Holding Hands with Rwanda
In Rwanda, quality roads and city landmarks constructed with the assistance of China or built by Chinese enterprises can be seen everywhere. Chinese enterprises have elevated the local infrastructure, improved the urban environment and living conditions, created jobs for locals, cultivated a group of professionals and spearheaded scientific management modes in the African country.
Construction Aid to New Vision
Li Jianbo, general manager of the Rwanda office of China Road and Bridge Corporation (CRBC), has lived in Rwanda for more than 20 years. He calls himself a “Rwandan local” and has developed great attachment to this land.
In Kigali, the capital and largest city of Rwanda, Li is most proud of the CRBC-built roads. Over the past four decades, his company has been contracted to build 26 projects. The cumulative length of roads constructed by CRBC exceeds 1,200 kilometers, accounting for nearly 70 percent of Rwanda’s total.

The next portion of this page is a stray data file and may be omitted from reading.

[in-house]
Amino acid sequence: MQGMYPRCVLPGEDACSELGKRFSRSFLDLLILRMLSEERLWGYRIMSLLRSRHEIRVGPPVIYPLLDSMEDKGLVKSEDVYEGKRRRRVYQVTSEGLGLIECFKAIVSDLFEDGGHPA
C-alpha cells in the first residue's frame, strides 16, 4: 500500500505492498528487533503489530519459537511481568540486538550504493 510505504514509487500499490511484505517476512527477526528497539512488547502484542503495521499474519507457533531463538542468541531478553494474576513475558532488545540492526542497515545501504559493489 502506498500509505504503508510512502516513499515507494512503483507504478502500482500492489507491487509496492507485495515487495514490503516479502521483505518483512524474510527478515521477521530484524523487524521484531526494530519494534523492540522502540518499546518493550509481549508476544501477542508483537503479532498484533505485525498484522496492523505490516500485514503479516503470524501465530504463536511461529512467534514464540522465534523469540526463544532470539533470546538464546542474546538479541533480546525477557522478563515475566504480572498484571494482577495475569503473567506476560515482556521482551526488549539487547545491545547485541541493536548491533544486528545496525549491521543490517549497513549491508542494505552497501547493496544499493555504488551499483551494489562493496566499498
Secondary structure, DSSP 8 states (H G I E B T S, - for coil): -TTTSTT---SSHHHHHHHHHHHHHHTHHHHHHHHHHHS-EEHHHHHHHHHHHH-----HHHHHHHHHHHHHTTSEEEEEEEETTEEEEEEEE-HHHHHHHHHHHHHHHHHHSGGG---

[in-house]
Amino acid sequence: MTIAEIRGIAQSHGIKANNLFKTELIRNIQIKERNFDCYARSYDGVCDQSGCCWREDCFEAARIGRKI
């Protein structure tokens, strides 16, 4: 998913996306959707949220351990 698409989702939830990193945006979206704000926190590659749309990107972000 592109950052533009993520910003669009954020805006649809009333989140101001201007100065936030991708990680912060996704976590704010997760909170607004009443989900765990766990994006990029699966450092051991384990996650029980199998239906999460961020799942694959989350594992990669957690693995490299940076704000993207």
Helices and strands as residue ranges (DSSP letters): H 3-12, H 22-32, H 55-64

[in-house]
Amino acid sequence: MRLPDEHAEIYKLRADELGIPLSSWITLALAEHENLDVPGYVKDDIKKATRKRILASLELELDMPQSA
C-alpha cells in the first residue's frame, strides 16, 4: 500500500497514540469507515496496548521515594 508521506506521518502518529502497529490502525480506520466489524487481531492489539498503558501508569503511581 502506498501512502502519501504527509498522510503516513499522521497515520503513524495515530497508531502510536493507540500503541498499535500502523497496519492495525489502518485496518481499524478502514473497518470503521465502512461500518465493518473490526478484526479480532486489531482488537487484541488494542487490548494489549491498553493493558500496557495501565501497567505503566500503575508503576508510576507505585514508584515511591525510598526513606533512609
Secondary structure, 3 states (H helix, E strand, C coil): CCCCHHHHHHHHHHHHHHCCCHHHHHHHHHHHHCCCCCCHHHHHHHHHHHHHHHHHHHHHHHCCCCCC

A prime example is the 160-kilometer Kigali-Rusumo road, which was built in 1974. Today, the road remains in good condition and has maintained its reputation as a “Model African Road.” CRBC also received Rwanda’s Engineering Quality Award and Distinguished Contribution to the Beautification of Kigali City award for a 36-kilometer-long urban road upgrade project in Kigali.
China Civil Engineering Construction Corporation (CCECC) arrived in Rwanda in 1983 with a project to build Amahoro National Stadium, a major sports venue. Today, this stadium remains the top choice in the country to host important sporting and other major events. Abundant advanced technologies from China have been employed by CCECC in its work. For example, the 20-story Kigali City Tower, a city landmark in which the locals take pride, was completed with a number of advanced technologies. Wang Lei, general manager of CCECC Rwanda office, tallies 30 projects undertaken since the company entered the Rwandan market.